#Repost from @lovelyree with @repostapp
That knowledge be so bright… don’t forget ya shades! #thirdeye #open #clairvoyant ☆☆☆☆ #rockstarchild
#Repost from @keshiaknightpulliam with @repostapp #SpelmanWoman
"The Business of Entertainment: Is My Child A Star?". I am so exited to announce my very first acting seminar on October 25th 2014 in Atlanta, Ga… An interactive workshop & seminar for both parents and children (7-17yrs). For more info & to purchase tickets go to www.ismychildastar.eventbrite.com ••••space is limited••••
#SunSalutations at #Sunrise are a great start to your day. #YogaHeals #Yogini #YogAddicted #BlackYogi
Amanda Filipczuk is Co-Founder and Managing Director of Tusaidiane. After 2 years of working domestically, she decided to take her social justice concerns to the international level.
- You’re the Co-Founder and managing director of Tusaidiane, tell us about the work you do and how that came about?
Since I was a young girl, I daydreamed of going to Africa and Tanzania in particular. I remember sitting on the floor of my living room, looking at National Geographic magazines, and being in awe what I saw on the pages. The Serengeti Plain, Ngorongoro Crater, Mt. Kilimanjaro, Maasai, Hadzabe, and Great Rift Valley were, and still are, fascinating to me. So after years of thinking about going to Tanzania, in 2010 I did. The premise of the trip was to get practical field experience before beginning Master’s level study in Women and Gender in an International Context. What was supposed to be a 3 month trip turned into a yearlong experience during which I came to know, love, and respect a group of women who were willing to push the bounds of their existence by starting a women’s group.
It all started when, after presenting a seminar before a rural community, a women in the audience came to me with question written on a scrap of paper. My male translator refused to discuss the question with us because it was a ‘woman’s issue’, and dropped the women’s inquiry altogether. That instance sparked my interest and got me thinking… could there be a need for a women’s issues forum in the village?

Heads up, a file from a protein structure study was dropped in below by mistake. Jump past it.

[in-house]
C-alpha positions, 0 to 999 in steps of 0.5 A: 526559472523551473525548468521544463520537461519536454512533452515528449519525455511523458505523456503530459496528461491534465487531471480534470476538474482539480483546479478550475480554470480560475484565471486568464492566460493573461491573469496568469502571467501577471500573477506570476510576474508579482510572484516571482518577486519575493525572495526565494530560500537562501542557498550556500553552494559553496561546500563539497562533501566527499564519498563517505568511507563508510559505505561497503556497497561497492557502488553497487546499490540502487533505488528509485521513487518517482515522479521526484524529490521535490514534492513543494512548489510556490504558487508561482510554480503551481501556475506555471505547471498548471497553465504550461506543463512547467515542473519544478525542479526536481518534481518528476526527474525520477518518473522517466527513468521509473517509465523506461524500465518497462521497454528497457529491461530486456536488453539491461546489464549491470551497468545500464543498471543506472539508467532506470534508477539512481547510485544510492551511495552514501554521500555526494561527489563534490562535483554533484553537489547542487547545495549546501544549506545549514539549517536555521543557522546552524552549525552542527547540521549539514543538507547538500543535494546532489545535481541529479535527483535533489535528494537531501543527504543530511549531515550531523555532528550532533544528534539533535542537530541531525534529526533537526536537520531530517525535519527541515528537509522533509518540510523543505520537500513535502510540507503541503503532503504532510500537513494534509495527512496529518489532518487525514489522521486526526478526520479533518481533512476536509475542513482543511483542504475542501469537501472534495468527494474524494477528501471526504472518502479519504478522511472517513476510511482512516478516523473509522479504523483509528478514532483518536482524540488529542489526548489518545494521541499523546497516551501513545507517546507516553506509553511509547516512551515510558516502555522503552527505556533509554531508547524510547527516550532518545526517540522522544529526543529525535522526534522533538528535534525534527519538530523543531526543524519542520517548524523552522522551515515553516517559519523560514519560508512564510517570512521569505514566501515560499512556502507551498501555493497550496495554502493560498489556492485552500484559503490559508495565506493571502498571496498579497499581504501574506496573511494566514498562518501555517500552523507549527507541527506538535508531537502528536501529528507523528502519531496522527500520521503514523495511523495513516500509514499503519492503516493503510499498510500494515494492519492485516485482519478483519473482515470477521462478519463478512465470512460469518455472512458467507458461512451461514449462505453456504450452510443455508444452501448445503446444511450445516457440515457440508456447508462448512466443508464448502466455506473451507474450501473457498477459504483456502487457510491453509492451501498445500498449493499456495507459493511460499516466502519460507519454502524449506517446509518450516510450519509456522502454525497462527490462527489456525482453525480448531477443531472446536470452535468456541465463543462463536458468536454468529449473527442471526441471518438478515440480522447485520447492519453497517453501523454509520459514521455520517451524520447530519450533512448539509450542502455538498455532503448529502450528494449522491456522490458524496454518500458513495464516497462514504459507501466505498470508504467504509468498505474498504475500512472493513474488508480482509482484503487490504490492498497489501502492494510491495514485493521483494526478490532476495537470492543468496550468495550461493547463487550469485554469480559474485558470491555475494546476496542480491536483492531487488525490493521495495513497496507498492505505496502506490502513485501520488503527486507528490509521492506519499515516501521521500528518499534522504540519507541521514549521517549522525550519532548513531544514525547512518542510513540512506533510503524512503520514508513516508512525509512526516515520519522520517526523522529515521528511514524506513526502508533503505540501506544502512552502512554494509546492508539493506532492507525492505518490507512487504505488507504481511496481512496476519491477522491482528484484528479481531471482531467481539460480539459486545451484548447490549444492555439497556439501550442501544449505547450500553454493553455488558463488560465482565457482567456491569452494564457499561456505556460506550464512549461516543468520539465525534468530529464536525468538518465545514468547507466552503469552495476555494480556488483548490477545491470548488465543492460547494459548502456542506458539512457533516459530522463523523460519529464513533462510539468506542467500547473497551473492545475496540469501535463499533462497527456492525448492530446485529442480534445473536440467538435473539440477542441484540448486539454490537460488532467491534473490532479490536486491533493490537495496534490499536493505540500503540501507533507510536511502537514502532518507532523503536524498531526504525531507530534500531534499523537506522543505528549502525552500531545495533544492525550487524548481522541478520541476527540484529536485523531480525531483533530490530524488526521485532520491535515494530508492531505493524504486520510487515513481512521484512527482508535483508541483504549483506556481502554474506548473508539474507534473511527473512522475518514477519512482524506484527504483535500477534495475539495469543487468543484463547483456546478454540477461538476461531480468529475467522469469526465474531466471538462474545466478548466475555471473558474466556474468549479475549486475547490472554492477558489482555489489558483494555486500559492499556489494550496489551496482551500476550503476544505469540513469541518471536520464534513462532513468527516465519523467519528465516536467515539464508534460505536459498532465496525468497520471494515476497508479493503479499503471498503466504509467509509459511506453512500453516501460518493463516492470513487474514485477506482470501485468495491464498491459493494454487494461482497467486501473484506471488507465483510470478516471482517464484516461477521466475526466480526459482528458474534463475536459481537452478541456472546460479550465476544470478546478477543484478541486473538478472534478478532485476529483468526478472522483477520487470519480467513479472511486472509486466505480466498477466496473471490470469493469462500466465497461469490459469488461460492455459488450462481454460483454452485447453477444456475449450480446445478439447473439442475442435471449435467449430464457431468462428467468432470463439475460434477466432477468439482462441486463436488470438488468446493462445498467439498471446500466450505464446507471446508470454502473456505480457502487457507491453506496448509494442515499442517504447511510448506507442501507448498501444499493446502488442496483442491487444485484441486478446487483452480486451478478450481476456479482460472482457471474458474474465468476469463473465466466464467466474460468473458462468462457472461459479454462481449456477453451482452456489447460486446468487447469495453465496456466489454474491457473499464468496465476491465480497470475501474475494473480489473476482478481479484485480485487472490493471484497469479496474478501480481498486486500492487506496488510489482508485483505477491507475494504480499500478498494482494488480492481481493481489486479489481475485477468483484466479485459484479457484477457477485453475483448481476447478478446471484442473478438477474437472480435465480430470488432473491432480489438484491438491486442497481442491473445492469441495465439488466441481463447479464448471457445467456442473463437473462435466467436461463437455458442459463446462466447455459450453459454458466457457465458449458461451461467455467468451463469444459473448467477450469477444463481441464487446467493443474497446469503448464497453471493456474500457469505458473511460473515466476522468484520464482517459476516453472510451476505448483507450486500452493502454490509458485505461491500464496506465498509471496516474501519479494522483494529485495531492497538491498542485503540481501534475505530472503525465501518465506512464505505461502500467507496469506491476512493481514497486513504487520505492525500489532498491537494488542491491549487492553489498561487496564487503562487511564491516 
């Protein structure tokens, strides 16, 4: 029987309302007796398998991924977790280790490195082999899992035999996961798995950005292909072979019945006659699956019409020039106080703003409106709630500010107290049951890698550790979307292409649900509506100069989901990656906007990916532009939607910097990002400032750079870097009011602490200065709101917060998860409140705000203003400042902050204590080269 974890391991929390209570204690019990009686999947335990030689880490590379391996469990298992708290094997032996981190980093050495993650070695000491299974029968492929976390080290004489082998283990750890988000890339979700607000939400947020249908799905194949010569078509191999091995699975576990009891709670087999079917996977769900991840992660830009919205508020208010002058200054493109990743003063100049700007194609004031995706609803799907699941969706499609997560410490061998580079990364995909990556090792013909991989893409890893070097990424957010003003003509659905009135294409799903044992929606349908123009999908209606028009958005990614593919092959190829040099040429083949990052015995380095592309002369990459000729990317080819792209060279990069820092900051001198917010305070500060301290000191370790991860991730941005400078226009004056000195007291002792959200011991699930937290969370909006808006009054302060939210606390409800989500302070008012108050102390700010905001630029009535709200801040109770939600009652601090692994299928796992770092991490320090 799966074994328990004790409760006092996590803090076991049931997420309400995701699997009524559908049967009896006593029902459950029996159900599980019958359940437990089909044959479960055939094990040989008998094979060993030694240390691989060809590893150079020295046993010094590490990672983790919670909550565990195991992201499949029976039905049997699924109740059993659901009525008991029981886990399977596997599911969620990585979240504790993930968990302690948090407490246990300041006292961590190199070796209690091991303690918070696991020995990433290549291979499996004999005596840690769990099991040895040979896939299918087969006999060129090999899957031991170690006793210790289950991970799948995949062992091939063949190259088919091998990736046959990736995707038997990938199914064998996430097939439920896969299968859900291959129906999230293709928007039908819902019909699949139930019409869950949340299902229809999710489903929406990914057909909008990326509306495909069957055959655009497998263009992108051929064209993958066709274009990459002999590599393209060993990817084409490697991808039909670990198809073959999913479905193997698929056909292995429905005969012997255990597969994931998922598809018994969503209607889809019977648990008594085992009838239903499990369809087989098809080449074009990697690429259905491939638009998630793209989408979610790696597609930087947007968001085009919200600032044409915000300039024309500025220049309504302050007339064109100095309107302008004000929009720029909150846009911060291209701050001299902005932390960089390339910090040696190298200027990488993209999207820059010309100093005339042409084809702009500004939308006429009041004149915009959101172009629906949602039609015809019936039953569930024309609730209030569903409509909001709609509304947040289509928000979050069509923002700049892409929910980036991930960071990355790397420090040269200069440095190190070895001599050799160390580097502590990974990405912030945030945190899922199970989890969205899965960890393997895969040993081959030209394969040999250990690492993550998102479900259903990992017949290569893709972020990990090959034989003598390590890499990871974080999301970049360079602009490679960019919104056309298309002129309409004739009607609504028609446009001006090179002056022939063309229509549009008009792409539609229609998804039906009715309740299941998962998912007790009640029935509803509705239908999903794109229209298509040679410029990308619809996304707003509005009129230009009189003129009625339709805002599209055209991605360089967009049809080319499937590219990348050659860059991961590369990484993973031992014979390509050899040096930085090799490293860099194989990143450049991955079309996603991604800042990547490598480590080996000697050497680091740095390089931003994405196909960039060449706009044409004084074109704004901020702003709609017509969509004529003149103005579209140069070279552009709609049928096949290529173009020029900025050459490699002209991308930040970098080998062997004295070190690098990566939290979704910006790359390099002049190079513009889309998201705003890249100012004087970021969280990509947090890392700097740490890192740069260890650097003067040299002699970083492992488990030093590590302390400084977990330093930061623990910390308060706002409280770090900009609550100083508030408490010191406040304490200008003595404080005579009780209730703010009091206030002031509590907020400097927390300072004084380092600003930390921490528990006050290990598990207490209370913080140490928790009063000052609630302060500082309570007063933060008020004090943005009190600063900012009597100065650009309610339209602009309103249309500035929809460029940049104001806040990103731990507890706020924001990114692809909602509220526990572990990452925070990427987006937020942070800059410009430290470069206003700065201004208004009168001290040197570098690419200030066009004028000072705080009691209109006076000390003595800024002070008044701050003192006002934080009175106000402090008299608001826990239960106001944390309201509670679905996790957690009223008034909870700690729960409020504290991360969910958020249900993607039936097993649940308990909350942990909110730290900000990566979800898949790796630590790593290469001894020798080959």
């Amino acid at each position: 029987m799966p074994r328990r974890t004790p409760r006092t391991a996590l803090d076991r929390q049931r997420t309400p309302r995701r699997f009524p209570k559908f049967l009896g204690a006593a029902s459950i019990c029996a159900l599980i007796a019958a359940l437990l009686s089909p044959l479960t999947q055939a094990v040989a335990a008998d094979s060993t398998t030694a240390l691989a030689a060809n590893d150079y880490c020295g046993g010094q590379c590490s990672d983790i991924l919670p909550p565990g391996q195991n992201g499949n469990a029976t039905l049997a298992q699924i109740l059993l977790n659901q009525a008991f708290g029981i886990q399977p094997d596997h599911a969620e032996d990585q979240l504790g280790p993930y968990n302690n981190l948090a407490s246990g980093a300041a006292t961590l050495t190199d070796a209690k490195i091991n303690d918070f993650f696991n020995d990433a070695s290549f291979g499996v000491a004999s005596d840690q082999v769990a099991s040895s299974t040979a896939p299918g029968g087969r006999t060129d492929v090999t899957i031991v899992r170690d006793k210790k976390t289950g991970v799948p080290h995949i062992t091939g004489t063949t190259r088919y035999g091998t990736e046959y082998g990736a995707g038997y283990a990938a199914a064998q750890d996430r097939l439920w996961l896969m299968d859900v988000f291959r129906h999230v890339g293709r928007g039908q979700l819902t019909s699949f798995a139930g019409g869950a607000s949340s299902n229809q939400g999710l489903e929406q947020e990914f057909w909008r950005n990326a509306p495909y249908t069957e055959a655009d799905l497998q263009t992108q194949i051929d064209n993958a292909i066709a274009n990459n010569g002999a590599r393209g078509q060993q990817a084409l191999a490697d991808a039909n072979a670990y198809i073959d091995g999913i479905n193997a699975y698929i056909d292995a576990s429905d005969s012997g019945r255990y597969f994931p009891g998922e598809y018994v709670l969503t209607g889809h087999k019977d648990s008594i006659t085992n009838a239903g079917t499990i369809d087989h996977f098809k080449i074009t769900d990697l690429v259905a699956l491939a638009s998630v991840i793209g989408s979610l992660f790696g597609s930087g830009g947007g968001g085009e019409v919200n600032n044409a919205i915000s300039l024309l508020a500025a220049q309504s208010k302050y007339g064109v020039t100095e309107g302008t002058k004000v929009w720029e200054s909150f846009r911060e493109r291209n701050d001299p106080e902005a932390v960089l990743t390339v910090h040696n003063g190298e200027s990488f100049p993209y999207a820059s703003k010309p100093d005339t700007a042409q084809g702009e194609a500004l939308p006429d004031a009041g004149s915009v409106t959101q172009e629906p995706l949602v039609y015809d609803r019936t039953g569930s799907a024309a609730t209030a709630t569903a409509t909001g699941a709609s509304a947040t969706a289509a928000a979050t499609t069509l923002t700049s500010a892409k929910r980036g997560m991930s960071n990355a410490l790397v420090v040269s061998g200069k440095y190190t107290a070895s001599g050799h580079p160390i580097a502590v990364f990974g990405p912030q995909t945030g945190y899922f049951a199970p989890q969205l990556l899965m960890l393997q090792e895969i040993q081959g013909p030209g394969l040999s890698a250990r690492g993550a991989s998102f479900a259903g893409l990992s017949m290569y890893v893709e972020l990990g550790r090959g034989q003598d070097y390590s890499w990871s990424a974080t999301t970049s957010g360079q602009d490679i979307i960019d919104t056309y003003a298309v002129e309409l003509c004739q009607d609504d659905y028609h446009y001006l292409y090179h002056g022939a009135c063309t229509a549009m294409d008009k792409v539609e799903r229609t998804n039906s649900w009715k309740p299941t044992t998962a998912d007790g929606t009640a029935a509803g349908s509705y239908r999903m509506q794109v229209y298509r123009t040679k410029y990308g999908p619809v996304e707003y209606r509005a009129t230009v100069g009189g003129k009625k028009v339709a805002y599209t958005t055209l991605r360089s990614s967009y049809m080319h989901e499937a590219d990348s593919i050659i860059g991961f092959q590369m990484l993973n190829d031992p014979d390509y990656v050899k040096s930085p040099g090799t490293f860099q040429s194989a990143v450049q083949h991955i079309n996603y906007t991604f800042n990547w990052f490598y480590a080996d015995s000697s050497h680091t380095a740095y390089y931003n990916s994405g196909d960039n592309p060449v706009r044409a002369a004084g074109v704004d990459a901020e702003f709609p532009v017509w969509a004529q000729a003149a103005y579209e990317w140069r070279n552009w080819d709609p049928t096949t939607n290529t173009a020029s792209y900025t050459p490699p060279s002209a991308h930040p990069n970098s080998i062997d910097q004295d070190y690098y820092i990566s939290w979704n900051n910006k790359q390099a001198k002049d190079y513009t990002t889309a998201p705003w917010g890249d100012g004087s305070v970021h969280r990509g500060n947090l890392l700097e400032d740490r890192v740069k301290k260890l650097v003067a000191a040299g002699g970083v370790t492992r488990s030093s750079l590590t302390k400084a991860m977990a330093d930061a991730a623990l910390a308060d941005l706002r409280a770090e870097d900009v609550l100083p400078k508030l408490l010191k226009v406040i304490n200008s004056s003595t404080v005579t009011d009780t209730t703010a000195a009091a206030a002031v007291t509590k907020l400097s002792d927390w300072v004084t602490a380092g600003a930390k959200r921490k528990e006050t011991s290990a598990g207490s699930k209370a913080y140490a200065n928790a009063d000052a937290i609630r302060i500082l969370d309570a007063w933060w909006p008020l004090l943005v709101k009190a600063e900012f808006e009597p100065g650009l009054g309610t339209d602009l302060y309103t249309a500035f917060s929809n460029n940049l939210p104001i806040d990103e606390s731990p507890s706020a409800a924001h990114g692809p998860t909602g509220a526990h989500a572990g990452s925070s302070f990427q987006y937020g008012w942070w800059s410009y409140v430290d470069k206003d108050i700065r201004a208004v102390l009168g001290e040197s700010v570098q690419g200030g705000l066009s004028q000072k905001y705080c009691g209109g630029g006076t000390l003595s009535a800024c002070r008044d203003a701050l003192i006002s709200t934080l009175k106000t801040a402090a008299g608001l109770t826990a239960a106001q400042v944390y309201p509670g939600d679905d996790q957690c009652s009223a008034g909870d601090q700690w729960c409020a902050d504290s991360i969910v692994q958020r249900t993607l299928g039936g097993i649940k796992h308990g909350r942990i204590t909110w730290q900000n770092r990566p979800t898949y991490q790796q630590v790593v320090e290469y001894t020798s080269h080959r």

I decided yes, and sought out a female translator, my trusty and current partner Rahabu James, to present a women’s only seminar series in the community. The turnout for the first seminar, about women’s emotional health, was great with about 40 women participating. After 6 weeks of seminars we had a core group of attendees speak up and express an interest in official organizing. Upon there suggestion, we announced the formation of a women’s group and 90 women appeared to take part. Together, we wrote a constitution, elected leadership, and chose a name, ‘Tusaidiane’, which means ‘Let’s Help Each Other in Kiswahili’. From there we registered ourselves with the government and have been carrying out activities since then.
Tusaidiane’s core activities operate on 3 levels: economic, emotional, and educational. Economic aims are met via a hardship fund and personal and group savings plans. We conduct activities and workshops, often with the women in small groups, to meet emotional aims, and informational seminars and skills training to satisfy educational goals.
Tusaidiane also has a handicrafts project wherein the members engage in a number of creative activities such as jewelry making, sisal weaving, sewing, and utensil carving. The items they create are displayed at our fundraisers and available in exchange for a donation; the women’s wages are taken out of the donation.
Tusaidiane administers the “Mobility Matters” bicycle program as well. Thanks to globalbike of the USA, the group was recently given 30 bicycles which the members rent for everyday use, like fetching water or transporting market produce. A few bikes are set aside for medical emergency use as well; if a member has such a need, there is no fee for use.
- How does Tusaidiane interact with Wanawake?
Being the Co-Founder and primary leader of both groups, Tusaidiane and Wanawake interact mostly via myself. I act as sort of a bridge between both worlds to communicate the needs, wants, and perspectives of each group and coordinate activities to (try to) satisfy the aims of both. Two Wanawake Board members have visited the group themselves this year, and both say seeing the women and the context with their own eyes has made a huge impact on their involvement with the organization. Wanawake has a fb page which displays all that’s happening in Tanzania while I am in country, and it’s a great medium through which our followers can view Tusaidiane activities and progress. We also display videos of Tusaidiane activities during our events for our followers to see.
- What does your average day look like when you’re working in Moshi?